Reporting on politics is a black hole

Garret Reich

Politics is a hundred vicious circles, neatly packaged into a black hole with a bow that strangles those who hope to make a difference in the world.

Once, that concept intrigued me. It excited me. It drew me in – as I have heard black holes do – and enticed me with conflict, controversy and friction. There is always something to write about if you’re a political journalist. In our society, there will always be another diplomatic skeleton in the closet to uncover.

But I am starting to see that these skeletons produce very few results in the long term. Political journalism is not impacting enough how people vote or how they interpret the facts. Instead of just shedding light on corruption and falsifications to change the standard, we are also adding fuel to a rapidly spreading fire. The deceit thrives while the stories that need to be shared with the world die out amidst the flames.

For example, President Trump got an advertising platform he didn’t expect, and journalists around the world provided it to him for free. We spent our time showcasing to the American people why he should not have been an esteemed candidate for the 2016 presidential election. Yet, he was elected regardless.

As a community of journalists, we have to self-evaluate what the goal is when we are reporting. Is our intent solely to educate the nation on the turmoils of America politics? Or are we getting excited by the notion that it will elicit clicks from our audiences?

I can’t criticize. I understand why politics fascinate journalists and why we are inspired by it.

During the 2016 primaries, all of the presidential candidates came through my home state first. You name them, we had them in Iowa. I drove to see five of them: Ted Cruz, Hillary Clinton, Bernie Sanders, Ben Carson and President Donald Trump.

I asked Sanders a question while he stood under a disco ball. I got into Cruz’s press conference and took pictures of him from two feet away while he was speaking to a veteran. I snuck in through a press door while hundreds of people waited outside for Clinton at a high-school. I listened to Carson talk for an hour about Ben Franklin and the forefathers of our country.

I was also at Trump’s rally when he said he “could stand in the middle of Fifth Avenue and shoot somebody” and not lose any voters.

Those words should have shook me to my core. Instead, I internalized the joy that I was a firsthand witness of the quote. I grinned to myself thinking, “I caught him, I did it. I can be an actual journalist now..”

I was beyond exhilarated on the way home. I curled up in the backseat with my computer in hand, churning out an article as quickly as I could type. Until midnight after each of these rallies, my editor in Connecticut, for Youth Journalism International, sat up with me and edited so that we could push articles the next day.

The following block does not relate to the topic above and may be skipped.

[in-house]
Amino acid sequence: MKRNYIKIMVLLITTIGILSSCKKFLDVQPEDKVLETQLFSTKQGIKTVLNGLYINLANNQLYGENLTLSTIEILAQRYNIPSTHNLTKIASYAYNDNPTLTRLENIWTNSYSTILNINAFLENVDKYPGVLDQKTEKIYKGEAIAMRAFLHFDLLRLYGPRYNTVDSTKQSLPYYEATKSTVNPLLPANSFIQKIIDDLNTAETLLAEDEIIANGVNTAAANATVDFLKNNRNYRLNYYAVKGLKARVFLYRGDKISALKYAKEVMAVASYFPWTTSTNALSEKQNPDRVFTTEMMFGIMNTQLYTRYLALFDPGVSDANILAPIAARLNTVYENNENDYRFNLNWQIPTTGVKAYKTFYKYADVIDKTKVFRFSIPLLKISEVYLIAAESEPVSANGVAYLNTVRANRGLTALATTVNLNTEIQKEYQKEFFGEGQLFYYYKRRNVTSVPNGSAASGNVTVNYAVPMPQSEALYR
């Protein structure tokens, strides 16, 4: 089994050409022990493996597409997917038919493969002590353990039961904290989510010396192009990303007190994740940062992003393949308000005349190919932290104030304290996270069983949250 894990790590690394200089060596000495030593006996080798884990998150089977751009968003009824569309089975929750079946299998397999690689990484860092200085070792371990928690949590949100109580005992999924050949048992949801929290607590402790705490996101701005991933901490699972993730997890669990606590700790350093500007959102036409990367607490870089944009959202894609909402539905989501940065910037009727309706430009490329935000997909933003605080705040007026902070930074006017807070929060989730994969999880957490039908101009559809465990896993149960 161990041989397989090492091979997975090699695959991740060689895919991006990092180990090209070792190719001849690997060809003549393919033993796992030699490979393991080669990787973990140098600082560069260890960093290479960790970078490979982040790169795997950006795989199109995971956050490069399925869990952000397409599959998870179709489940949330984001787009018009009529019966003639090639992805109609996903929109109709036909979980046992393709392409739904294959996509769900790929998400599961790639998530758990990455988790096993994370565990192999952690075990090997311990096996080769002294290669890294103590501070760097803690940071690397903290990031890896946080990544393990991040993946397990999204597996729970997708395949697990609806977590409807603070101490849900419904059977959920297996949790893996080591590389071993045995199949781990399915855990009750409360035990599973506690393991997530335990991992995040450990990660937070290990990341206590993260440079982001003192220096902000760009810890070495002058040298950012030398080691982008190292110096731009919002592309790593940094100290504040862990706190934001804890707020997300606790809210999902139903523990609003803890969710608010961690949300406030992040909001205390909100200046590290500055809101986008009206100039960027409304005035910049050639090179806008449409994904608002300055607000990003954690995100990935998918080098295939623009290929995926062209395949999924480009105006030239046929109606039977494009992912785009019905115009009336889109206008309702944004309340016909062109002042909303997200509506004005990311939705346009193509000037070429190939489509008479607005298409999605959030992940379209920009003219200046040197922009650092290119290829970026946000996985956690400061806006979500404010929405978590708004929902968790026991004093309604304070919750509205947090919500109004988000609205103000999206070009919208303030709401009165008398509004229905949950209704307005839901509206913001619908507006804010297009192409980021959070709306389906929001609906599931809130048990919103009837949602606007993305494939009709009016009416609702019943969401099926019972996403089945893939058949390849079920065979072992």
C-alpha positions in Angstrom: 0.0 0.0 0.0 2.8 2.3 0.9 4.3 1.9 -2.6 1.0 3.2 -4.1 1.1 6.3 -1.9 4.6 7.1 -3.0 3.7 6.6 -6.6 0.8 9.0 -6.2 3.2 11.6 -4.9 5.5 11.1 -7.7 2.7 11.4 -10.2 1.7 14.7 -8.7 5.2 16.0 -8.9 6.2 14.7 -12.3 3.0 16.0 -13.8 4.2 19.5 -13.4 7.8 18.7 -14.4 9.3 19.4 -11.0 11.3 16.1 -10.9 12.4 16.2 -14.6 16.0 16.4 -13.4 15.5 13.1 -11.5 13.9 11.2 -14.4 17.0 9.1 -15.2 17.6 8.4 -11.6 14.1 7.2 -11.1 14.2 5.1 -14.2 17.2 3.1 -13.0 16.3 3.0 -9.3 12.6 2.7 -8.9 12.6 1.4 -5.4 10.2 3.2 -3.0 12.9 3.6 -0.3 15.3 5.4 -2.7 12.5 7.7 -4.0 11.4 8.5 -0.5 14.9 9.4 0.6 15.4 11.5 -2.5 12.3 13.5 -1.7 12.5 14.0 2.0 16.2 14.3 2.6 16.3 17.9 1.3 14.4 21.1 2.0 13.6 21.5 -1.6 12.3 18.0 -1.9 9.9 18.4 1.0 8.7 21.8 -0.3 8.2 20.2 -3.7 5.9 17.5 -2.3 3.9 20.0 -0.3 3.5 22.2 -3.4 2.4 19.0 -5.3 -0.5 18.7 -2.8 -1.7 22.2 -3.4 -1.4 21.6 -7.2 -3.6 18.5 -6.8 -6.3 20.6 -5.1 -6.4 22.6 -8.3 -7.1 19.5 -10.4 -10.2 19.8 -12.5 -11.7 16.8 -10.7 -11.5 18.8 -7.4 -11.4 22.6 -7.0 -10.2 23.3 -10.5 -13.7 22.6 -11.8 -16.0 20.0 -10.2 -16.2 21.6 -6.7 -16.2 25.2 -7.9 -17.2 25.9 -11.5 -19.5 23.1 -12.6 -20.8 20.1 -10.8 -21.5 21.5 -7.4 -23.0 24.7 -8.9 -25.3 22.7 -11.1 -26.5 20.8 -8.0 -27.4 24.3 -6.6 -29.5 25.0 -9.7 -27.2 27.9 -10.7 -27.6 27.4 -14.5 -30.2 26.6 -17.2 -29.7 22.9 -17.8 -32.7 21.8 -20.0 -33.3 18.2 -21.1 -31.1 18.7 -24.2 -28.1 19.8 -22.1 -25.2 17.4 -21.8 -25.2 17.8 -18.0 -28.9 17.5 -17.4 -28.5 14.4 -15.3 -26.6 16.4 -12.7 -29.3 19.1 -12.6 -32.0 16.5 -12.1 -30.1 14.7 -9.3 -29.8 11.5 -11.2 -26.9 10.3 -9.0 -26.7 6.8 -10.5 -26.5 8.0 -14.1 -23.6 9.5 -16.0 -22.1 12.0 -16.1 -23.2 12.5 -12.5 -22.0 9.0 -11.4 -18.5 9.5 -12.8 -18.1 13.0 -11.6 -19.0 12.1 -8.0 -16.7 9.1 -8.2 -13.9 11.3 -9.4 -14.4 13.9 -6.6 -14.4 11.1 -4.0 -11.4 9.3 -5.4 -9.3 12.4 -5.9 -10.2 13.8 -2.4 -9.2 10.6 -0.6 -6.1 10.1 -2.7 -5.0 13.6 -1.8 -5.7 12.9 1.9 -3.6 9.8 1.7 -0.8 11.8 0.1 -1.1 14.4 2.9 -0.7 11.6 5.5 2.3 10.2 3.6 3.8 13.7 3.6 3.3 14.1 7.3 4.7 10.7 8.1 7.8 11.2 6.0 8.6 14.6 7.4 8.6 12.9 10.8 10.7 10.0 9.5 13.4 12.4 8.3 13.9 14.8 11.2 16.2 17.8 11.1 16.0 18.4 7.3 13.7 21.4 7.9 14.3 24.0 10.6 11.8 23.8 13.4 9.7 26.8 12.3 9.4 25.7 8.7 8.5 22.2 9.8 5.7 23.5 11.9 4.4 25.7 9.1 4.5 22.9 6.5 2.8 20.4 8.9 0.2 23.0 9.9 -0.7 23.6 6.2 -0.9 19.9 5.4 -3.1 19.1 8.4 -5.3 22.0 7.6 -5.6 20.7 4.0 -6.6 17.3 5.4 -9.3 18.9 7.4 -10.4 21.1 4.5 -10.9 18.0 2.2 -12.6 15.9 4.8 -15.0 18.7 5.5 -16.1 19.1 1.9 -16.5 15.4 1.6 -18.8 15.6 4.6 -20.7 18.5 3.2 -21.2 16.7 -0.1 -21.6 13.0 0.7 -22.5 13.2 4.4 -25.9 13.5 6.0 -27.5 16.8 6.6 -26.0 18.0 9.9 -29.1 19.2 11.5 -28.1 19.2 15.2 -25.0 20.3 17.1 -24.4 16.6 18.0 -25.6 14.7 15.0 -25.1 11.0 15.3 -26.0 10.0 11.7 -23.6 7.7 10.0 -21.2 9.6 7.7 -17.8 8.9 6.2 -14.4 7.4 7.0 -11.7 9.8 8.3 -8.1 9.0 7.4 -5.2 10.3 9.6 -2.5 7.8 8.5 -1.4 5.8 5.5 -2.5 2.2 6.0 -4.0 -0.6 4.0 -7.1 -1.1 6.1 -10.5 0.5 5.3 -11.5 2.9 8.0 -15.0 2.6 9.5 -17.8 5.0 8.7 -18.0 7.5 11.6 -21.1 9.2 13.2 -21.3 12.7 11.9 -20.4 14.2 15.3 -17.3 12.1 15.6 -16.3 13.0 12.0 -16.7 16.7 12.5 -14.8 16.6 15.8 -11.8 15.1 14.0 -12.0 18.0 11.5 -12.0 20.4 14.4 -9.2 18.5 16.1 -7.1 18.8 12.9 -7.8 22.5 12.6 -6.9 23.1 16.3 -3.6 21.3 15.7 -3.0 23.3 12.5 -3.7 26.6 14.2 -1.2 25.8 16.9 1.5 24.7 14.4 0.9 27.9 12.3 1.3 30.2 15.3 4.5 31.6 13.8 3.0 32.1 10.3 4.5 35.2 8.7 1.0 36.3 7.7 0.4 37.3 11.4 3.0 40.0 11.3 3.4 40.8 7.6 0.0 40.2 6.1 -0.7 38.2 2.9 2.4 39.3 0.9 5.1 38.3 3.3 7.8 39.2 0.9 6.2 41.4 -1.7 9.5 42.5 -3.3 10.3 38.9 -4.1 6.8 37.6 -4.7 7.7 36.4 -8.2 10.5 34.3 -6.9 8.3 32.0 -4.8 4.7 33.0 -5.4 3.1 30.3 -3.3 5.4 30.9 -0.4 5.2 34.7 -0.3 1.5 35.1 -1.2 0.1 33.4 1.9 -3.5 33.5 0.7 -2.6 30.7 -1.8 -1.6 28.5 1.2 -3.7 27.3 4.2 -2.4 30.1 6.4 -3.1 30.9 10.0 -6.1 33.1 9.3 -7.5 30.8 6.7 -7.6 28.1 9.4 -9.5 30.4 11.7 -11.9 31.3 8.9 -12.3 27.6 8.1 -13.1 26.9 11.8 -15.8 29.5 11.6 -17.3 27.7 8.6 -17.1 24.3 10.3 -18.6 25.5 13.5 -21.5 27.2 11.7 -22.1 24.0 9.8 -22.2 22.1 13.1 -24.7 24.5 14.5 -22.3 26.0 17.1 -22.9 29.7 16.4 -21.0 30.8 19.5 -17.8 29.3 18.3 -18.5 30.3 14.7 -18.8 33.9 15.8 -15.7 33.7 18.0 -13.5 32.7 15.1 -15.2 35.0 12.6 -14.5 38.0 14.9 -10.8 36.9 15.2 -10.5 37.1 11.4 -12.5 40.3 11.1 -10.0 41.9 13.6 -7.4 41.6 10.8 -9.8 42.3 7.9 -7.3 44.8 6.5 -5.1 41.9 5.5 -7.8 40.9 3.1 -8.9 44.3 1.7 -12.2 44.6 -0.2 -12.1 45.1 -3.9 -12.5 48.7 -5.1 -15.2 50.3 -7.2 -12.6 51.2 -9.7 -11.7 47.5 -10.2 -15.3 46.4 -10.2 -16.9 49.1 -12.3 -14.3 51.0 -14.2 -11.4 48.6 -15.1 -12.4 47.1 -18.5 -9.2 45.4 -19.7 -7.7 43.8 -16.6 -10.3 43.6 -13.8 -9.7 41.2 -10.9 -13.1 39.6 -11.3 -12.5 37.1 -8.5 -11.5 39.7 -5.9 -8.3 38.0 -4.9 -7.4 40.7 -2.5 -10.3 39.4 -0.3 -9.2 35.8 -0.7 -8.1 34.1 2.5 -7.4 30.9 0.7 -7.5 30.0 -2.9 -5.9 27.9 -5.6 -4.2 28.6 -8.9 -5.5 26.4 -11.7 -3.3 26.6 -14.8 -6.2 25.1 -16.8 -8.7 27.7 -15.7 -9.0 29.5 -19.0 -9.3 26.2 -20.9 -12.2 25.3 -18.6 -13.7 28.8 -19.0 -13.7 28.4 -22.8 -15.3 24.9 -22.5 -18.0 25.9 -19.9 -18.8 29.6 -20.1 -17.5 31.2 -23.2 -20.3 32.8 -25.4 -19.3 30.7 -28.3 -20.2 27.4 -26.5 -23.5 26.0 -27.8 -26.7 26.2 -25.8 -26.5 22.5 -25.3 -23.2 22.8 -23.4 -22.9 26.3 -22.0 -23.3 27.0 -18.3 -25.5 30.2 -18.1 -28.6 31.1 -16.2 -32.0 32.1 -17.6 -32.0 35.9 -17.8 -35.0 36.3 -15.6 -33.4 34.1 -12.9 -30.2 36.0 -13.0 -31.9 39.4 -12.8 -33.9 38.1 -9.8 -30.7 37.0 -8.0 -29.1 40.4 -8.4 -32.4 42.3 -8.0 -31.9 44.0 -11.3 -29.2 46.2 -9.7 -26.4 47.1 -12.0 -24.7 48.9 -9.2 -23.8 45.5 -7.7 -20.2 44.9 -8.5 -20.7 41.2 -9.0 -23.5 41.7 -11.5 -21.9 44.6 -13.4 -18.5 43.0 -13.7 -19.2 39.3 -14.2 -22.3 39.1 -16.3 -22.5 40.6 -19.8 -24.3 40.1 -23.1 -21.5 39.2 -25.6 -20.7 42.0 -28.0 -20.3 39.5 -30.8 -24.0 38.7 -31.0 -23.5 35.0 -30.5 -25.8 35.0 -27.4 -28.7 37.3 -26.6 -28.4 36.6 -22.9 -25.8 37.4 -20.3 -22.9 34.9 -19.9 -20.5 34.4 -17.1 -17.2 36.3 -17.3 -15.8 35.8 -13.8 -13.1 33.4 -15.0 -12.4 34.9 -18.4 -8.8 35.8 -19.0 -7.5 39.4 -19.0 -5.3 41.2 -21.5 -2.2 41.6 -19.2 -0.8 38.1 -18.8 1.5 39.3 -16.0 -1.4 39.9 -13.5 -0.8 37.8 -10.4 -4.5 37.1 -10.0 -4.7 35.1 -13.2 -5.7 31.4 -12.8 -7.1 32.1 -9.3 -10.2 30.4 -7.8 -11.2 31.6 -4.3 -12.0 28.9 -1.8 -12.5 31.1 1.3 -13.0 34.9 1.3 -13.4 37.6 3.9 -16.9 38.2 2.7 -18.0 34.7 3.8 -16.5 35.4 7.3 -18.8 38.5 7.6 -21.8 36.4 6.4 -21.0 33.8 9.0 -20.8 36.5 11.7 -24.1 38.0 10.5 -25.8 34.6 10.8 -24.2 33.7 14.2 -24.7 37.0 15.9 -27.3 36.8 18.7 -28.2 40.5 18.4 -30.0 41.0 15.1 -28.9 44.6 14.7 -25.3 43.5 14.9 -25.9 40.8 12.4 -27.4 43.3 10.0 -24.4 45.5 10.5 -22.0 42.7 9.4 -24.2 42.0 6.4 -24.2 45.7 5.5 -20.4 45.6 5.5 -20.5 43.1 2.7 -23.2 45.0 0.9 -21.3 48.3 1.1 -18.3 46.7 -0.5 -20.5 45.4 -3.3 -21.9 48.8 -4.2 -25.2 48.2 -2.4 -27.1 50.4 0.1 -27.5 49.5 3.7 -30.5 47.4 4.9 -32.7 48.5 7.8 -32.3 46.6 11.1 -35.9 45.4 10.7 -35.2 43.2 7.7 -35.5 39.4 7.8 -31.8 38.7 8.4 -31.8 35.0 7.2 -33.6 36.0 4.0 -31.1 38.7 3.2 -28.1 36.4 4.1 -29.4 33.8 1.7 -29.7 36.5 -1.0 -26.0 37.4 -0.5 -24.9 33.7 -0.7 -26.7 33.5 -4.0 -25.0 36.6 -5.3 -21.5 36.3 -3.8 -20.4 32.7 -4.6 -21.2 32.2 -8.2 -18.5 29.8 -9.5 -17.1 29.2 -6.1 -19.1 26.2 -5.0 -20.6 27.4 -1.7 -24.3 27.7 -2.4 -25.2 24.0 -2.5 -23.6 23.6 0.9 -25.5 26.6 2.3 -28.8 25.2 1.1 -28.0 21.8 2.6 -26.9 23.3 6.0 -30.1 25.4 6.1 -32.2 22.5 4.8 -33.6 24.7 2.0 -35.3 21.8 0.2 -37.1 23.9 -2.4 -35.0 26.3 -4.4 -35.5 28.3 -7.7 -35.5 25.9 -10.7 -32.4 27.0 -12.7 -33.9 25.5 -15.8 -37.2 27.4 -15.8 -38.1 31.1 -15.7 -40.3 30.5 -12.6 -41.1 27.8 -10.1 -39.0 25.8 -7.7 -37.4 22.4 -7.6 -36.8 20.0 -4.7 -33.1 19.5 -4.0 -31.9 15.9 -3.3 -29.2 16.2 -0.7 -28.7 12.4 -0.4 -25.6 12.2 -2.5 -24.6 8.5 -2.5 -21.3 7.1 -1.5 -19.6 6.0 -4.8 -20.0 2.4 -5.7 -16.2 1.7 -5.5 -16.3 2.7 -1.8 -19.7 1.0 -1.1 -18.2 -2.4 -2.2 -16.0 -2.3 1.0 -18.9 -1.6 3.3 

These moments felt more real to me than the article I wrote on the Gulf of Mexico oil spill or my essays on a 2017 tax bill that allows drilling for oil in an Alaskan Wildlife Refuge. Yet, these are the issues that matter to me. These are the problems that get very little coverage but they will have the most significant effects on human life for generations to come.

When I tell people why I have striven to be a journalist since I was nine, I don’t tell them about following around presidential candidates. I tell them that I dream of being a foreign correspondent, that I want to tell the stories of people that don’t have the platform or the voice to do so themselves. I want to travel and write about countries like Venezuela that are genuinely enduring hardships.

Yet, I continue to be drawn into the black hole of politics. I, like many reporters, get excited by the contention of polarized groups. I crave the drama which never ceases to erupt.

Political journalism has had it’s high-points. Bob Woodward has been my idol since I read about his reporting on the Watergate scandal. David Broder, a former columnist at the Washington Post, analyzed several political campaigns and was considered one of the most respected journalists of his time. In 2016, David Fahrenthold at the Washington Post unearthed the details about Trump’s uncharitable charity.

Regardless of this, I think the focus of journalism has changed. We are starting to morph into an industry fascinated by the President’s every move. I believe that, because of this, we have lost sight of the issues that lay at the forefront of our world.

International trade, unbalanced weaponry proportions by country, the future of agriculture, natural resources and the two billion people without an access point to debit accounts are only a few examples of these issues, according to the World Economic Forum. Personally, I know very little about these things because their headlines are not at the top of my news feed. Yet, these topics could all factor heavily into the next era.

I am not advocating for political journalists to give up their goal, which holds its weight in our modern world. I am not asking that we step aside. Political journalism plays a pivotal role in how the government runs and what conflicts citizens nationwide can get access to. I am only hoping that we, as a journalism community, re-evaluate what is truly impacting this generation and the many generations to come.